Thursday, February 21, 2013

Arm Chair Activism: Serious Games usage by INGOs for Educational Change

A new paper (PDF) that I co-authored with Sorina Itu on the analysis of serious games usage by INGOs as a means to foster virtual activism has just been published in the International Journal of Game-Based Learning. Sorina Itu deserves significant credit for this as she embarked on gathering data on which this paper is based on.

Basically, this is about the battle between educators and entertainers specifically when it comes to gaming. This paper argues that the edutainment battleground has expanded to include actors outside formal schooling agencies, namely International Non-Governmental Organizations (INGOs). These actors employ digital games with the aim to educate and activate towards specific social causes. These serious games are viewed to have tremendous potential for behavioral change through their interactive and persuasive aspects. This paper examines serious games deployed by certain prominent INGOs and analyzes the educative aspects of such new media platforms. What is revealed at the design, audience, and content level compel us to examine what constitutes as education through serious games. Here, education is seen as social marketing employing sensationalism, morality, and emotional capital to stimulate activism. Such games sustain the converted rather than create new understandings of complex social issues.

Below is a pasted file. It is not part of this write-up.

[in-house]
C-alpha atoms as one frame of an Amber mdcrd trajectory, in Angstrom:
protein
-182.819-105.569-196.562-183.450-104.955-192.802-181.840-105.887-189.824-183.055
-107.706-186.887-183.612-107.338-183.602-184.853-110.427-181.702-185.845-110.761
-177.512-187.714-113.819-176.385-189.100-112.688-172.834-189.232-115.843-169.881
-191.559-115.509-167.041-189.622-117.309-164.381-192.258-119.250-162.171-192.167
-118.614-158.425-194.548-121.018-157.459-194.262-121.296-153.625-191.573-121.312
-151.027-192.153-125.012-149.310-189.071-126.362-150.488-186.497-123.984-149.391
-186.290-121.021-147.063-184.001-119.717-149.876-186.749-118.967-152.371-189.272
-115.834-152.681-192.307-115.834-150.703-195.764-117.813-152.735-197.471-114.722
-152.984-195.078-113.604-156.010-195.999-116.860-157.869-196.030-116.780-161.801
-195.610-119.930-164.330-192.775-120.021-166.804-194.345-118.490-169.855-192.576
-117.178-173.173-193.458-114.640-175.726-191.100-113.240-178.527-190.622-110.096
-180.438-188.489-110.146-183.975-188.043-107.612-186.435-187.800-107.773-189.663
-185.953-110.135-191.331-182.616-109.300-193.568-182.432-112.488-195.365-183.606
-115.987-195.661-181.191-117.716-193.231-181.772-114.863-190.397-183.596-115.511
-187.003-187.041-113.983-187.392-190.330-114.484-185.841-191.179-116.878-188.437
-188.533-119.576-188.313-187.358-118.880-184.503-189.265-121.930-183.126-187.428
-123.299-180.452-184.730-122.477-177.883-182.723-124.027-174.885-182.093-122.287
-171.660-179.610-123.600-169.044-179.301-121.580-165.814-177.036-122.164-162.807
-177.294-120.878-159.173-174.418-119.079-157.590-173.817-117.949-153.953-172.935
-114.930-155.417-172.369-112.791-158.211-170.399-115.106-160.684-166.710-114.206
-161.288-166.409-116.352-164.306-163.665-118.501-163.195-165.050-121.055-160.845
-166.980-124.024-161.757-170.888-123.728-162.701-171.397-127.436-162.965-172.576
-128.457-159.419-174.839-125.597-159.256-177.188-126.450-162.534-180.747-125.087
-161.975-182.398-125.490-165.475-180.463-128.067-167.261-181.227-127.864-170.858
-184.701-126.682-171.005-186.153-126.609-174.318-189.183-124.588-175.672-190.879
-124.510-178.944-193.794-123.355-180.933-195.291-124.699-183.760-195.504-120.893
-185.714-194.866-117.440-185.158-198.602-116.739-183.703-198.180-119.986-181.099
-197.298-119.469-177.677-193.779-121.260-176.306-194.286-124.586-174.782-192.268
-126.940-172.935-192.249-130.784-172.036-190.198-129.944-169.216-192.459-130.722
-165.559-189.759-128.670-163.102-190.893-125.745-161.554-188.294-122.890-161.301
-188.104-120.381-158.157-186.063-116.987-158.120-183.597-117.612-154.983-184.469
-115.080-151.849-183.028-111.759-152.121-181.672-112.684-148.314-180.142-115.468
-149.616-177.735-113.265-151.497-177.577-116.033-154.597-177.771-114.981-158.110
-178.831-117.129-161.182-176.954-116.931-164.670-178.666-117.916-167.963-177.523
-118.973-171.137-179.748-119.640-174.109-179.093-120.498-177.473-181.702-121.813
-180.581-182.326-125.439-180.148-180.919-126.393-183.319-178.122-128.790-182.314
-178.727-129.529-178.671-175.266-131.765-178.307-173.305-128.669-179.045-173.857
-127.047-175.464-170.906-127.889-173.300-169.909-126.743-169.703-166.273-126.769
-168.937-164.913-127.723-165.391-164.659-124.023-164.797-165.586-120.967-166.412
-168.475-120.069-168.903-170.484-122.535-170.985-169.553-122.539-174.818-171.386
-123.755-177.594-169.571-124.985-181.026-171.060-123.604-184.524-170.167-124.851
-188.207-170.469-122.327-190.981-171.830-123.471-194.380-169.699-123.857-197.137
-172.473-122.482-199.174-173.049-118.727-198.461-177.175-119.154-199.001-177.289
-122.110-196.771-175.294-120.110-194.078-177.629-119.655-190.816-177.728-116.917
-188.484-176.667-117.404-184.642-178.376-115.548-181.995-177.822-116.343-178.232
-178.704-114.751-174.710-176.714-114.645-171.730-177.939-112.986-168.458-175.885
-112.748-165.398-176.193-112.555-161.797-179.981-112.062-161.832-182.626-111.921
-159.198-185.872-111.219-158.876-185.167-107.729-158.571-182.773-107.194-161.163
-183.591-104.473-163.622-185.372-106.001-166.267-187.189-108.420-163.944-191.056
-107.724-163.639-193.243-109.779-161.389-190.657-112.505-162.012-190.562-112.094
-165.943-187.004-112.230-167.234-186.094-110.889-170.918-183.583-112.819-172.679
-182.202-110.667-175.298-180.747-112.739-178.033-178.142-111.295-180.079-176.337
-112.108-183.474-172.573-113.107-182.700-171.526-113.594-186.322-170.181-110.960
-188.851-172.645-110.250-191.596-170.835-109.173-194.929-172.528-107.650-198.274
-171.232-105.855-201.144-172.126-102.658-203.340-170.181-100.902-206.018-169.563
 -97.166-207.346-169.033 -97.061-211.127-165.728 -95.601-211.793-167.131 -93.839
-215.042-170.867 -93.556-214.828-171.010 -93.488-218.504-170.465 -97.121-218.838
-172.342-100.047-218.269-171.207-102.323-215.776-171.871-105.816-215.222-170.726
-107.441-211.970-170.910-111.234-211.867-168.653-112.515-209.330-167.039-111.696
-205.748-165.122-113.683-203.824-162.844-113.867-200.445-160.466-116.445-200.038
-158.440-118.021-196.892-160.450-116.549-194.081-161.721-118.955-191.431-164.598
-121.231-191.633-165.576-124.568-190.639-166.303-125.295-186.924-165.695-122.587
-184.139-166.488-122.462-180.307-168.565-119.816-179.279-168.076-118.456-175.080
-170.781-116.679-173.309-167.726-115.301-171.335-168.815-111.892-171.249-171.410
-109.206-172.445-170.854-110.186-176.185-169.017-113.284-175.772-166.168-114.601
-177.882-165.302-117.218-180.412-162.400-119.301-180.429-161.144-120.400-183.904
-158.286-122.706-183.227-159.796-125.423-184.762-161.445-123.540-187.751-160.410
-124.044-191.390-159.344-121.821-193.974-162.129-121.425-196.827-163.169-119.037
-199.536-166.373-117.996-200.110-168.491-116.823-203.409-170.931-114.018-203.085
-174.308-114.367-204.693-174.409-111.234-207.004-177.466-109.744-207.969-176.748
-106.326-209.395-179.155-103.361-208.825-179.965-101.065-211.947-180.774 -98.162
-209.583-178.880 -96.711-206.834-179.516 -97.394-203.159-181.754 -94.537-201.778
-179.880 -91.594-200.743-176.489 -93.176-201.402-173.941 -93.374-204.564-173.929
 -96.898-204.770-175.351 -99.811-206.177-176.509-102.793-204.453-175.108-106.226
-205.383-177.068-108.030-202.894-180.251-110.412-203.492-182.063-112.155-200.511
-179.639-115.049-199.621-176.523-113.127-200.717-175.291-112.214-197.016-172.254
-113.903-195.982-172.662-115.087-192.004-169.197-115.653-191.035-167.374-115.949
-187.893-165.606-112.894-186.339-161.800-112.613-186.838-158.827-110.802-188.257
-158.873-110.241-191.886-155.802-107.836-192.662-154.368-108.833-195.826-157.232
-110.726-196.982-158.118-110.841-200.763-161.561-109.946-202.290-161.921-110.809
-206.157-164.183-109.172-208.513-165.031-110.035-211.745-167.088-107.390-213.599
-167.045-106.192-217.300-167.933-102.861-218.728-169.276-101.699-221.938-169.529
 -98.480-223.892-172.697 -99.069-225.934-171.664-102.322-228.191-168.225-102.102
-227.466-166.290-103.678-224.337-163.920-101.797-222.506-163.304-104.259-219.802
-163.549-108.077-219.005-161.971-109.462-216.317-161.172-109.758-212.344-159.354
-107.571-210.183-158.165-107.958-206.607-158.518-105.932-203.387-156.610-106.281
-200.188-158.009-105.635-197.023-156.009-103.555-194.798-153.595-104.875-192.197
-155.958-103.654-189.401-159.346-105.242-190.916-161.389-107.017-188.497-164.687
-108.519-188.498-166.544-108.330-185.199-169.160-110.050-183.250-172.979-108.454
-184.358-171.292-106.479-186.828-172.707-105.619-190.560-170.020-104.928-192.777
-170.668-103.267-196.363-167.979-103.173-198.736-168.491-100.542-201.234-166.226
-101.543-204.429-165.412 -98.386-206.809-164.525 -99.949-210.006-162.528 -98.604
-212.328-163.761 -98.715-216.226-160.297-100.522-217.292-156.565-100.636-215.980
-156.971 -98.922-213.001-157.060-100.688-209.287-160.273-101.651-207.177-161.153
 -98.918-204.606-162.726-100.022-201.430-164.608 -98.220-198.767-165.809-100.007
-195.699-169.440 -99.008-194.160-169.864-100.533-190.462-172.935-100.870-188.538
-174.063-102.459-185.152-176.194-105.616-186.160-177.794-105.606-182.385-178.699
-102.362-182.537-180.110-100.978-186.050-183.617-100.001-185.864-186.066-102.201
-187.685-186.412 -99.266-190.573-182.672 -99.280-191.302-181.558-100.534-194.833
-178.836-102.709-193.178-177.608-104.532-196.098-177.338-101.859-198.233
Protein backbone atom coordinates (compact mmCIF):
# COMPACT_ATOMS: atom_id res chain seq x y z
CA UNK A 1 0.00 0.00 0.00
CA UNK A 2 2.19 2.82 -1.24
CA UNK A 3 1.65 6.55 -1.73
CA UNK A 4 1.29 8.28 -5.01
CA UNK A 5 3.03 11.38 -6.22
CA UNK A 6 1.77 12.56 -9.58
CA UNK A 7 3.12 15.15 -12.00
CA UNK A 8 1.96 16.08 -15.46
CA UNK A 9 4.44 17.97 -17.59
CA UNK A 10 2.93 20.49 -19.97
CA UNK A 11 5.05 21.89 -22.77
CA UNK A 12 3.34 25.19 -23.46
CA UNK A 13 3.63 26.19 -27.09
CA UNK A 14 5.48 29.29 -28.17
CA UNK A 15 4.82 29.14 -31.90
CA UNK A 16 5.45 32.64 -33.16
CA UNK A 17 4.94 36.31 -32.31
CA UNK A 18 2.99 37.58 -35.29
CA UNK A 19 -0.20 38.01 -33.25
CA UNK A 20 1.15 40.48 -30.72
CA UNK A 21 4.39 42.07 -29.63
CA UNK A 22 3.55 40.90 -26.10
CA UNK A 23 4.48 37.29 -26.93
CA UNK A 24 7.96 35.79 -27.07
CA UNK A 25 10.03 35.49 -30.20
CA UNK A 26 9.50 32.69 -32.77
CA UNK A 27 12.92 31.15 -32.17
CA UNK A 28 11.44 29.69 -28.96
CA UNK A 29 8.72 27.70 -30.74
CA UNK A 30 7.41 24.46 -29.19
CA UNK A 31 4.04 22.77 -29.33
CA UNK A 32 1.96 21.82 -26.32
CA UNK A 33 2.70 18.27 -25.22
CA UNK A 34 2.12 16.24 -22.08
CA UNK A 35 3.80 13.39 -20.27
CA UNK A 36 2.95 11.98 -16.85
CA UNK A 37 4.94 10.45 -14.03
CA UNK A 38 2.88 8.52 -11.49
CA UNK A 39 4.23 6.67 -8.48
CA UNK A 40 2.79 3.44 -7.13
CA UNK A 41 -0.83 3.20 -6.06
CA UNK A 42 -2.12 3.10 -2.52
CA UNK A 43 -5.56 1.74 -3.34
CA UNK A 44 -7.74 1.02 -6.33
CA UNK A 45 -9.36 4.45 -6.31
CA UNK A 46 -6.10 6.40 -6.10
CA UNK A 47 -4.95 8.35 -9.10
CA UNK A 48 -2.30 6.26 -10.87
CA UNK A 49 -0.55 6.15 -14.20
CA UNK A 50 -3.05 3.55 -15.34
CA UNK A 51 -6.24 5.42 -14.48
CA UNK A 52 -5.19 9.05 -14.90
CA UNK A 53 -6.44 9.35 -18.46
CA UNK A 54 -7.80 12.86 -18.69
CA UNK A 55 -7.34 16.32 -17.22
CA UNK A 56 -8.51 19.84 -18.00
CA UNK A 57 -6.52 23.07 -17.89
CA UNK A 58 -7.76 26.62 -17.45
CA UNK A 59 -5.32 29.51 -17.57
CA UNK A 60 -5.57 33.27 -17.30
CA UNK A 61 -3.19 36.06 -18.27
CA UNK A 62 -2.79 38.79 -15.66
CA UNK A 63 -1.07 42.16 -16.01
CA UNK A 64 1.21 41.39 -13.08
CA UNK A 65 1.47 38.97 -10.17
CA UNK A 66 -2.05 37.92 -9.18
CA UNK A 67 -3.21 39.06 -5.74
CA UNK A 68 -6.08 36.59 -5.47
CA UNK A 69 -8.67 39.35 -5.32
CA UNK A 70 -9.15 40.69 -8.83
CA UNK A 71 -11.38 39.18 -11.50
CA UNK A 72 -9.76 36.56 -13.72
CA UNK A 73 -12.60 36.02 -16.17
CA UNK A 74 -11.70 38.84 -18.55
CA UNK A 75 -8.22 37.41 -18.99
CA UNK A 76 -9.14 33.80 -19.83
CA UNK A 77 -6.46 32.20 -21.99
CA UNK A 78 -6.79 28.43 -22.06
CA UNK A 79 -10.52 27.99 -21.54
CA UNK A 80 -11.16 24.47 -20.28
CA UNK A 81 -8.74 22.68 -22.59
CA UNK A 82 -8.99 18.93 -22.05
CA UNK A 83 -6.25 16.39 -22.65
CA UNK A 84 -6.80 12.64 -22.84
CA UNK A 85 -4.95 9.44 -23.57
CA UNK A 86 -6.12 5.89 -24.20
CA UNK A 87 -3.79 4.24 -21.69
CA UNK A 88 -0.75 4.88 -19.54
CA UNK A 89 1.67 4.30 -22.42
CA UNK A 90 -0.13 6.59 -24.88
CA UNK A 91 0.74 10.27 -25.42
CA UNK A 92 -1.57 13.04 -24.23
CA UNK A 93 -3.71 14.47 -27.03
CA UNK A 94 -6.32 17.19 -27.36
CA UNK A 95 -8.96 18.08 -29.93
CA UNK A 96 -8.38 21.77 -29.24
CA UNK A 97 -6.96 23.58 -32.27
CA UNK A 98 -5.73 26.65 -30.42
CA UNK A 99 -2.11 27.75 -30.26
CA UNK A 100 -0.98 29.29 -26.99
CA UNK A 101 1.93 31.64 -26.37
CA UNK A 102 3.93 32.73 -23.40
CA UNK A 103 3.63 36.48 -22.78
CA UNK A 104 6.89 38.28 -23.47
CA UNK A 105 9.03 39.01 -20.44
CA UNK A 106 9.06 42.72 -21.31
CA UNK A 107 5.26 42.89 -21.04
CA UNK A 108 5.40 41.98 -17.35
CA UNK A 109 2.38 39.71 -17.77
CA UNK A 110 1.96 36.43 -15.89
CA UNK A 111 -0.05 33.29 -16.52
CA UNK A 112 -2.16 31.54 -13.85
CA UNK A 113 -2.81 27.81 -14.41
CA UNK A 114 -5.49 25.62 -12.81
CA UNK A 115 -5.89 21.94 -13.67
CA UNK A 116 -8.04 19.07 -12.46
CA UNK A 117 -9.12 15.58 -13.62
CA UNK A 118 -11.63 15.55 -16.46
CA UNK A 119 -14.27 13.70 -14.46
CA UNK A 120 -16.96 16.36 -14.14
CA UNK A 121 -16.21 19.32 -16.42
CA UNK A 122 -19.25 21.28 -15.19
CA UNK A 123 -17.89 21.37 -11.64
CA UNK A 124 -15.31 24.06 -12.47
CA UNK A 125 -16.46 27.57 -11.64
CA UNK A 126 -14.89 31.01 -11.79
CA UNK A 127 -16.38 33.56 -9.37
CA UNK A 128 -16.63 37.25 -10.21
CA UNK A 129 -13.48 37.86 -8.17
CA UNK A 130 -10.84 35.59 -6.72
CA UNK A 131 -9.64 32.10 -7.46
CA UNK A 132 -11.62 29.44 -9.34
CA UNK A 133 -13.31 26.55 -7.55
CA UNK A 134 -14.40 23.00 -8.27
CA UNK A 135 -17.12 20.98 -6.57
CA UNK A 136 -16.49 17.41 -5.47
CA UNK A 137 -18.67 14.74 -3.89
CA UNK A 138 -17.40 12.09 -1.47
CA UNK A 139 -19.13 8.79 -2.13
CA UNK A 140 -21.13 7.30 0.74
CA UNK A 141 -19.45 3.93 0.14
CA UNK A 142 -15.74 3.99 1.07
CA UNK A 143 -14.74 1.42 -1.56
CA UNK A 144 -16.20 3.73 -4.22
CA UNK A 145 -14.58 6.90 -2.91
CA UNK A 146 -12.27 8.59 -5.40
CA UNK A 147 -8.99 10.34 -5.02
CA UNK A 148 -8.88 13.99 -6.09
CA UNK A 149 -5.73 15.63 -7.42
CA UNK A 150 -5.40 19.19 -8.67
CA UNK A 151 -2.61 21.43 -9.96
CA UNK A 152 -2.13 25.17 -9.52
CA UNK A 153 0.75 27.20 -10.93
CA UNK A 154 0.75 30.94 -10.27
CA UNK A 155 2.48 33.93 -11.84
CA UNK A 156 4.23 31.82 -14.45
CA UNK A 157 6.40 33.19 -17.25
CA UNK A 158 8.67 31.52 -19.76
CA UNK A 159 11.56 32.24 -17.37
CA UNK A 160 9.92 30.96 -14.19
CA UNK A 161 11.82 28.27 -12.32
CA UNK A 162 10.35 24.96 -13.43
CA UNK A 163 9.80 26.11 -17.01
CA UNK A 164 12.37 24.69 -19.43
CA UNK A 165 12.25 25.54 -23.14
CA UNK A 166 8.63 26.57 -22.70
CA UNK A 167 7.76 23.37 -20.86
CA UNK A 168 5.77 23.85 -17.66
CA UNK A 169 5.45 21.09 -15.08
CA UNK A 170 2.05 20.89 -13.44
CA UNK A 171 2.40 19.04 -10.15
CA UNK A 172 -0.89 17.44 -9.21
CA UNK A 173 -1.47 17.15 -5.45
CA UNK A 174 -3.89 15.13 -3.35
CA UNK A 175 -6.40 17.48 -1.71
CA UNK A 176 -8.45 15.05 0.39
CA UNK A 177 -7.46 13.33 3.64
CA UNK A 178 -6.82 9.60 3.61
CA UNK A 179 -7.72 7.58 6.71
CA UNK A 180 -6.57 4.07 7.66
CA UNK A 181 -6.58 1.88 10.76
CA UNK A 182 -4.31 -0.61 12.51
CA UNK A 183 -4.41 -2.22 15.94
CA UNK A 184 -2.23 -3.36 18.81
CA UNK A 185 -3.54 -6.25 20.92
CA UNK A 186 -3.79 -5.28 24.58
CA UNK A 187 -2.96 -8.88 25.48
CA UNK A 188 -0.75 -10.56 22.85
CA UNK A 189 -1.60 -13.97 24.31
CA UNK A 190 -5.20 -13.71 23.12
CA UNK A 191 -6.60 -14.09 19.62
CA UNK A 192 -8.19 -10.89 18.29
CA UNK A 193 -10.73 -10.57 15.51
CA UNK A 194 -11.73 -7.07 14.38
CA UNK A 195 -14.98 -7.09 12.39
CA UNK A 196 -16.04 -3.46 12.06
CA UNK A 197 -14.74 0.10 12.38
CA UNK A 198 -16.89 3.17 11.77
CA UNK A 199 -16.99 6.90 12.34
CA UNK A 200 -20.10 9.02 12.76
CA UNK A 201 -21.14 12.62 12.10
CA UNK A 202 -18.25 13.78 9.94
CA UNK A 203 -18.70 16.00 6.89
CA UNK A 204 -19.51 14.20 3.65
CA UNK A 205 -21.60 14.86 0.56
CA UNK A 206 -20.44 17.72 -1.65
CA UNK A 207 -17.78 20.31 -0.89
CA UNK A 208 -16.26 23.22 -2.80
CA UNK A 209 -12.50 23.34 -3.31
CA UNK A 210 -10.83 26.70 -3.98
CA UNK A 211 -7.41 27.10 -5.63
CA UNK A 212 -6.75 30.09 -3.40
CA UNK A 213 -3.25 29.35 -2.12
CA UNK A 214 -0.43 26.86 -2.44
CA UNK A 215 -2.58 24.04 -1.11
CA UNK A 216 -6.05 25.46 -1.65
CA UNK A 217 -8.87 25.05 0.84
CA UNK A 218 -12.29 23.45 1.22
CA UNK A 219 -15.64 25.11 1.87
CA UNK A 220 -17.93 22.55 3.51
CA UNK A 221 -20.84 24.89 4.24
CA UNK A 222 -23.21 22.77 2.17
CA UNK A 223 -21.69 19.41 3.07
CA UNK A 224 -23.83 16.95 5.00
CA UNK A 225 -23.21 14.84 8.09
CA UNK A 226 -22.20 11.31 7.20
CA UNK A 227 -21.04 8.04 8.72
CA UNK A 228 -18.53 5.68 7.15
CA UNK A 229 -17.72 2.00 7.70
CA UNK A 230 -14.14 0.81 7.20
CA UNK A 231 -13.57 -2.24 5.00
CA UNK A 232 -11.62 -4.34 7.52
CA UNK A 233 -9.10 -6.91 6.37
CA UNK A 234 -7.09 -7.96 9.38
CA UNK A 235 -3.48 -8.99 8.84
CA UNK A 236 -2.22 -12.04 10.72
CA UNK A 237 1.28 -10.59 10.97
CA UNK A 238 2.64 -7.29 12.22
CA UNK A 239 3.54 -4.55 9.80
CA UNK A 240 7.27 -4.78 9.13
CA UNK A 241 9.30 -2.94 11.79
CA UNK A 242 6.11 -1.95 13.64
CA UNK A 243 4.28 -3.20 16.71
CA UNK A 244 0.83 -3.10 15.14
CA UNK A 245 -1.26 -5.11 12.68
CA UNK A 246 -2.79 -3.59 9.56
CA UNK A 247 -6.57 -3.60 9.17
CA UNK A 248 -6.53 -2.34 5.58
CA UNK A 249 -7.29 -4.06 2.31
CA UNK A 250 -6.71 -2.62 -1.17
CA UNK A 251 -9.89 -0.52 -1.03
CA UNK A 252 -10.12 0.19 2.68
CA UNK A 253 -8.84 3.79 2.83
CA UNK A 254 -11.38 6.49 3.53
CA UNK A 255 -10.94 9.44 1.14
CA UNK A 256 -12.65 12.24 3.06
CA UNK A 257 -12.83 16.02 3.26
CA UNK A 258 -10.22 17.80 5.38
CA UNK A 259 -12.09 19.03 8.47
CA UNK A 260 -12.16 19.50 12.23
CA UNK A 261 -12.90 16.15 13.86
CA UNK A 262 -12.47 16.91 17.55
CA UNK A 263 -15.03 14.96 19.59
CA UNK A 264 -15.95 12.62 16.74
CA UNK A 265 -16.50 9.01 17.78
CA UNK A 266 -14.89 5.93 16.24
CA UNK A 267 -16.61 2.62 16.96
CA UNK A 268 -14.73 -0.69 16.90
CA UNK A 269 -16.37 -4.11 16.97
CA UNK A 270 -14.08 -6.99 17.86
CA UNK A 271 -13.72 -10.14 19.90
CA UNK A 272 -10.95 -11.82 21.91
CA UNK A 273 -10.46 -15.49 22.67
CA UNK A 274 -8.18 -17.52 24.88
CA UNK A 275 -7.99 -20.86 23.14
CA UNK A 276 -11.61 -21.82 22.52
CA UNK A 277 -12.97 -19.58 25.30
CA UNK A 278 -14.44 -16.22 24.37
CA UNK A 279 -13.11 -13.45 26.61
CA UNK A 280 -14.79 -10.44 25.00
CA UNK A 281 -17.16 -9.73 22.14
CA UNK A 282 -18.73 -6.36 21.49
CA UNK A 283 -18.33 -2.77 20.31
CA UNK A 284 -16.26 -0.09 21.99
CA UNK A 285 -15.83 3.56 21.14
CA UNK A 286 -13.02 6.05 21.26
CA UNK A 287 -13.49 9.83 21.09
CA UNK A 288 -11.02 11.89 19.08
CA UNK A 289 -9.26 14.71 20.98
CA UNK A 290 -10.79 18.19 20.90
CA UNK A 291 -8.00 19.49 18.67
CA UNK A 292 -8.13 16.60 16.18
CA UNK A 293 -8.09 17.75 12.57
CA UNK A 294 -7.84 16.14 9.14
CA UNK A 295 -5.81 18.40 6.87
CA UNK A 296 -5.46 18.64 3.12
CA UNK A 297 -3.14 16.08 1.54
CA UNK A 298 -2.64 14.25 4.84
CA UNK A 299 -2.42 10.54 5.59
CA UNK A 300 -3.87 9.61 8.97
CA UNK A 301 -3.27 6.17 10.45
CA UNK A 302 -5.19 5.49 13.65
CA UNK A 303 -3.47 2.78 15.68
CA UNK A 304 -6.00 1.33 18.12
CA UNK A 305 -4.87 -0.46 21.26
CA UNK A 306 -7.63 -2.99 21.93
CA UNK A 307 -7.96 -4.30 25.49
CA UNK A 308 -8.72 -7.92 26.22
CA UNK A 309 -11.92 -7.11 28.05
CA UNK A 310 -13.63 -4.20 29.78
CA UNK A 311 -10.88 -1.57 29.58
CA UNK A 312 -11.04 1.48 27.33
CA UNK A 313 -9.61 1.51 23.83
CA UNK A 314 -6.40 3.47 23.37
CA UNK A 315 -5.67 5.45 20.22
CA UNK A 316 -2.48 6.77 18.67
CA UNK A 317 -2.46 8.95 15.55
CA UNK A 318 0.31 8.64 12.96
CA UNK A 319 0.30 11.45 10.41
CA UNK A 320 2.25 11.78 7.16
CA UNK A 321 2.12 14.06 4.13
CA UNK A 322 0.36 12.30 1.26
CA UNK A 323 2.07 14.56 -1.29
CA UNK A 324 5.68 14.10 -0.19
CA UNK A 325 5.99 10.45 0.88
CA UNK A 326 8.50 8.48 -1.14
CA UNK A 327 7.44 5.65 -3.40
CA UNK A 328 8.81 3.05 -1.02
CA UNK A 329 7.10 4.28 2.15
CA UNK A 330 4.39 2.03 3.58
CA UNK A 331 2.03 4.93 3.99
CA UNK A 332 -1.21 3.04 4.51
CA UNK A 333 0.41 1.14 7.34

Hope you get a chance to check our paper out...should be an interesting read for educators, designers and activists who would like to capitalize on gaming platforms to instigate social change.